During charging, deposits form on the surface of the active material, increasing the electrical resistance. The effective surface area of the active particles is reduced and the ionic resistance is increased. The usable capacity and energy of lithium batteries decline simultaneously. Lithium batteries are more prone to side reactions during charging.
At the beginning of lithium battery charging, lithium ions move to the anode through the electrolyte, so the potential difference between the electrode and the electrolyte decreases, making it easier for lithium ions to undergo irreversible side reactions with the substances in the electrolyte. The different electrode materials of lithium-ion batteries have different relationship curves between the potential and the lithium intercalation concentration fraction of the electrode material.
Lithium battery low temperature preheating technology
Faced with the limited use of lithium batteries at low battery temperature, the technicians found a countermeasure to charge and preheat. Although it is an expedient measure, it has a significant effect on improving the discharge capacity and long-term life of lithium batteries.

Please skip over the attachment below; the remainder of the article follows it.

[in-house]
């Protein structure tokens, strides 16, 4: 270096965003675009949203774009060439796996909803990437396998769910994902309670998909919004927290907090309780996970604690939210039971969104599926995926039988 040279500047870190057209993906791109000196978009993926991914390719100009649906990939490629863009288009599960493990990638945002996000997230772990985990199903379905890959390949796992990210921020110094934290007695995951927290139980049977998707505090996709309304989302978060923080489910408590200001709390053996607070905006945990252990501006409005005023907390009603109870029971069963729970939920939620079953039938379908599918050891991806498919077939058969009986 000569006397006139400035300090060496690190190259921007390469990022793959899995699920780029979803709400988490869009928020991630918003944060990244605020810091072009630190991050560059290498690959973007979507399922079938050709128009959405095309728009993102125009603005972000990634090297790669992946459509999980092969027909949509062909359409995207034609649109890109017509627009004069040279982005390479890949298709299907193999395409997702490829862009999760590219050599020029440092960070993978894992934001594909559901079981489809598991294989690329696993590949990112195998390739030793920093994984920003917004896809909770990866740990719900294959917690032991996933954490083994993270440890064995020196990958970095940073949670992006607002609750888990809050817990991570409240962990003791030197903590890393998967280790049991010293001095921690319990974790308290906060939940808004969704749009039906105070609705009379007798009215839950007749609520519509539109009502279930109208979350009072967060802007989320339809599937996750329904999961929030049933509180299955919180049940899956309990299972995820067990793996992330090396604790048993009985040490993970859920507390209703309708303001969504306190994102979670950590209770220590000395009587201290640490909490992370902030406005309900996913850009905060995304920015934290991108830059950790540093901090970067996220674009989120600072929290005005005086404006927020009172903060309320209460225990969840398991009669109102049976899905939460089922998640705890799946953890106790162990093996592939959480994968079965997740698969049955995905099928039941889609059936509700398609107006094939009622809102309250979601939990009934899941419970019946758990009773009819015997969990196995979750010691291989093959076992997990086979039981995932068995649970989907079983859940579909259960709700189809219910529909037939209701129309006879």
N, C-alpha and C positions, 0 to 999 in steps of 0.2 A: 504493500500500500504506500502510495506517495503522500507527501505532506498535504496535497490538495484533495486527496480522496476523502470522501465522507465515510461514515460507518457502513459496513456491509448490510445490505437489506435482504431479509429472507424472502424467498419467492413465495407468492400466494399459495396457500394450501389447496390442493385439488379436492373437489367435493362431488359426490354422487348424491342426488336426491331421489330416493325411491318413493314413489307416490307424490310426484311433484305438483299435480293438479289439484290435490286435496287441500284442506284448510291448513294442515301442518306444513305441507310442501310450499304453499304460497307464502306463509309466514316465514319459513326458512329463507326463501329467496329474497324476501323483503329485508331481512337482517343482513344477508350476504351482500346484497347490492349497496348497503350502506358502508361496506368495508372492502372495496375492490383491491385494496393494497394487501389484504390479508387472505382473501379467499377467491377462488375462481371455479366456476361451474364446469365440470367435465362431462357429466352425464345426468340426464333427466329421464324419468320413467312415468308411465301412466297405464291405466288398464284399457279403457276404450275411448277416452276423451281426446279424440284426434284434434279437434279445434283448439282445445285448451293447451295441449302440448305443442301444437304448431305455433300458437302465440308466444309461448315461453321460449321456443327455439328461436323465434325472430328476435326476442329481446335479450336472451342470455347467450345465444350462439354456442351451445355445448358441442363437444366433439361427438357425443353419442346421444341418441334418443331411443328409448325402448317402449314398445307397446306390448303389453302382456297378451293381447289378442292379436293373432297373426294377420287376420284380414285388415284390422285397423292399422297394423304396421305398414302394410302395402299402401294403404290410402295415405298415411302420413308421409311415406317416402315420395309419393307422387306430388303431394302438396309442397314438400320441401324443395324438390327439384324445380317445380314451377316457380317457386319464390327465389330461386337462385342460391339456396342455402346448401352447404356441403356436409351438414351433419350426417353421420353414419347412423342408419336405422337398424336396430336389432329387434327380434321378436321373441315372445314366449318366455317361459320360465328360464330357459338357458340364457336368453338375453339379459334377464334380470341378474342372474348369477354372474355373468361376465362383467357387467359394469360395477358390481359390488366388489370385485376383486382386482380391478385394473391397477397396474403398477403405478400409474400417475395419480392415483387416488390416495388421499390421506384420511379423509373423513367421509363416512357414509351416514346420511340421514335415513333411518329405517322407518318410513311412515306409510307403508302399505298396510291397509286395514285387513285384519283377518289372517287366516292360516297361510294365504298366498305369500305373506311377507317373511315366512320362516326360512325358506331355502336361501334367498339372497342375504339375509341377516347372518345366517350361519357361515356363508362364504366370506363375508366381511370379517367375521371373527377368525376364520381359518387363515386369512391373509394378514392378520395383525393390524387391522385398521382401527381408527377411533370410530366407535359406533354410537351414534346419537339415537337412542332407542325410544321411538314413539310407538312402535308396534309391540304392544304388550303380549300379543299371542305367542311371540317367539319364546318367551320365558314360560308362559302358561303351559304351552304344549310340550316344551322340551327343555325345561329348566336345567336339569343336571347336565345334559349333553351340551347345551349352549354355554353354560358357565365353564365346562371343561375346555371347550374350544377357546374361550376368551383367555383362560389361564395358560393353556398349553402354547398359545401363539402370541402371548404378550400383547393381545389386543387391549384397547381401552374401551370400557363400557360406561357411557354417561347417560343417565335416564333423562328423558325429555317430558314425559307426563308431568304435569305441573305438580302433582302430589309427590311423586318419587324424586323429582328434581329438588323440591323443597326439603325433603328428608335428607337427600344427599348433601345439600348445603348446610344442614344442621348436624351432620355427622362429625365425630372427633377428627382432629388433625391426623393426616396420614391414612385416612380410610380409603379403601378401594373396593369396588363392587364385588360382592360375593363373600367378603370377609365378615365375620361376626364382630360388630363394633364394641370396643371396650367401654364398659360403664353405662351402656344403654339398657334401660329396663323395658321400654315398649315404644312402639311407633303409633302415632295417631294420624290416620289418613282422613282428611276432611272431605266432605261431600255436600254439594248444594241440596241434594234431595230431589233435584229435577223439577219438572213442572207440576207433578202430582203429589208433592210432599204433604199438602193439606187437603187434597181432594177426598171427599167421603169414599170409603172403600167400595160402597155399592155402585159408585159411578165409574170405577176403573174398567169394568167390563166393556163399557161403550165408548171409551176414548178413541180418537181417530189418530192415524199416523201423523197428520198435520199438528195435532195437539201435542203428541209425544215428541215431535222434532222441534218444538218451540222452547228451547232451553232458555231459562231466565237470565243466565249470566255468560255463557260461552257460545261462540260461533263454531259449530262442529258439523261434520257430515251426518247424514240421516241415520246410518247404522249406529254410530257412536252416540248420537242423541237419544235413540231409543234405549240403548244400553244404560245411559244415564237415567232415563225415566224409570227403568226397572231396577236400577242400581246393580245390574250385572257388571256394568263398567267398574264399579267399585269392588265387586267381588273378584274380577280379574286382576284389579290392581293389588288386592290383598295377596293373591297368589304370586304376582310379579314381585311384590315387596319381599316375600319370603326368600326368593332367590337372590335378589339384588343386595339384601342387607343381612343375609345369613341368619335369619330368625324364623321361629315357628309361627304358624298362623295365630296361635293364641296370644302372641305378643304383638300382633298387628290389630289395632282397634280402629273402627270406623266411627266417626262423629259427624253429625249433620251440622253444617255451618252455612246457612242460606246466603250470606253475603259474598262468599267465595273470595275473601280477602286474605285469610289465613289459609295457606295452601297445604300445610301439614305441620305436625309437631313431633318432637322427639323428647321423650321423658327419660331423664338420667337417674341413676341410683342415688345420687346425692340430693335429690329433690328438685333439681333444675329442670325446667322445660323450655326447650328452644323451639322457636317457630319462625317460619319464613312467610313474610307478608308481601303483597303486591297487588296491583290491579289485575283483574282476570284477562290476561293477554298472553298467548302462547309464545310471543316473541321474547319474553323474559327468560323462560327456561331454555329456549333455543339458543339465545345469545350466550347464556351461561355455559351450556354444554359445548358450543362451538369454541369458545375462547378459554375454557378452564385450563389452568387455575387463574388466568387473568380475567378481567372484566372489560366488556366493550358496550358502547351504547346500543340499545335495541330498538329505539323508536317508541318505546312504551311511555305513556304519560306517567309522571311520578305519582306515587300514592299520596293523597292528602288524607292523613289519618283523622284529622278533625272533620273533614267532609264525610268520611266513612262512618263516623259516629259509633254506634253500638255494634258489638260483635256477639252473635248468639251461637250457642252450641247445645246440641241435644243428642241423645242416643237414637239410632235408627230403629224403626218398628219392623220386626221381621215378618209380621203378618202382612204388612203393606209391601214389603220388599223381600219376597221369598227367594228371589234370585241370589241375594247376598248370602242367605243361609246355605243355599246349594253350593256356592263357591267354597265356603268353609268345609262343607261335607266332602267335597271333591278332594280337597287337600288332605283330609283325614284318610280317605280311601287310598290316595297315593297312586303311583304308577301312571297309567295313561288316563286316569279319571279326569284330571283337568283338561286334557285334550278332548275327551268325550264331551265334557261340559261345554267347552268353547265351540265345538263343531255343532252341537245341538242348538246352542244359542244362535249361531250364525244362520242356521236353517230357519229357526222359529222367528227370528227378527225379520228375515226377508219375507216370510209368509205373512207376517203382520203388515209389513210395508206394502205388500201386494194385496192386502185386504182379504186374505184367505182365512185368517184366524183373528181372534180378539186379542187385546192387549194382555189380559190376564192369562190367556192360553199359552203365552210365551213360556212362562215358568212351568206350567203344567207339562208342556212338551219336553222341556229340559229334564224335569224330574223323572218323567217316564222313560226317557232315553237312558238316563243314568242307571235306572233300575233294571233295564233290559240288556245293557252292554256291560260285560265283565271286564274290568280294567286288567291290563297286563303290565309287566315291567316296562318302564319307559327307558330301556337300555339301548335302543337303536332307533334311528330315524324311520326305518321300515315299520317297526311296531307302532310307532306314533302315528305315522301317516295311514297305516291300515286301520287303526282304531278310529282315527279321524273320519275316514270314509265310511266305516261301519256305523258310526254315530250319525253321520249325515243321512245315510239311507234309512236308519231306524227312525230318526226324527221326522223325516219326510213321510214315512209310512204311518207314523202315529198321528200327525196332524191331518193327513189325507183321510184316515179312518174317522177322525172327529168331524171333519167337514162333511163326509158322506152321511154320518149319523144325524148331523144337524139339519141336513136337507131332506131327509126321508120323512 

Before charging or using a lithium battery in a low battery temperature environment, the battery must be preheated. The way the battery management system (BMS) heats the battery can be roughly divided into two categories: external heating and internal heating.
Compared with external heating methods, internal heating avoids long-path heat conduction and the formation of local hot spots close to the heating device. Therefore, internal heating can heat the battery more uniformly for better heating with higher efficiency and is easier to implement.
At present, most of the research on the internal AC preheating scheme focuses on the heating speed and efficiency, and there is little clear consideration of the heating strategy to prevent the occurrence of side reactions such as lithium deposition.
In order to prevent the generation of lithium deposition during the preheating process, it is necessary for the BMS to estimate and control the conditions of lithium deposition in real time. A model-based controlled battery heating technique at low battery temperature is required to achieve the above functions.
With the development of new energy, the use of power lithium batteries is also increasing day by day. The use of lithium batteries at low battery temperature urgently needs to solve the problem of battery warm-up. This is a field that is very close to practical applications. In addition, AC heating, mobilizing electrochemical substances to generate movement, and the impact on battery life have not yet been seen. It is also a problem worthy of continuous attention.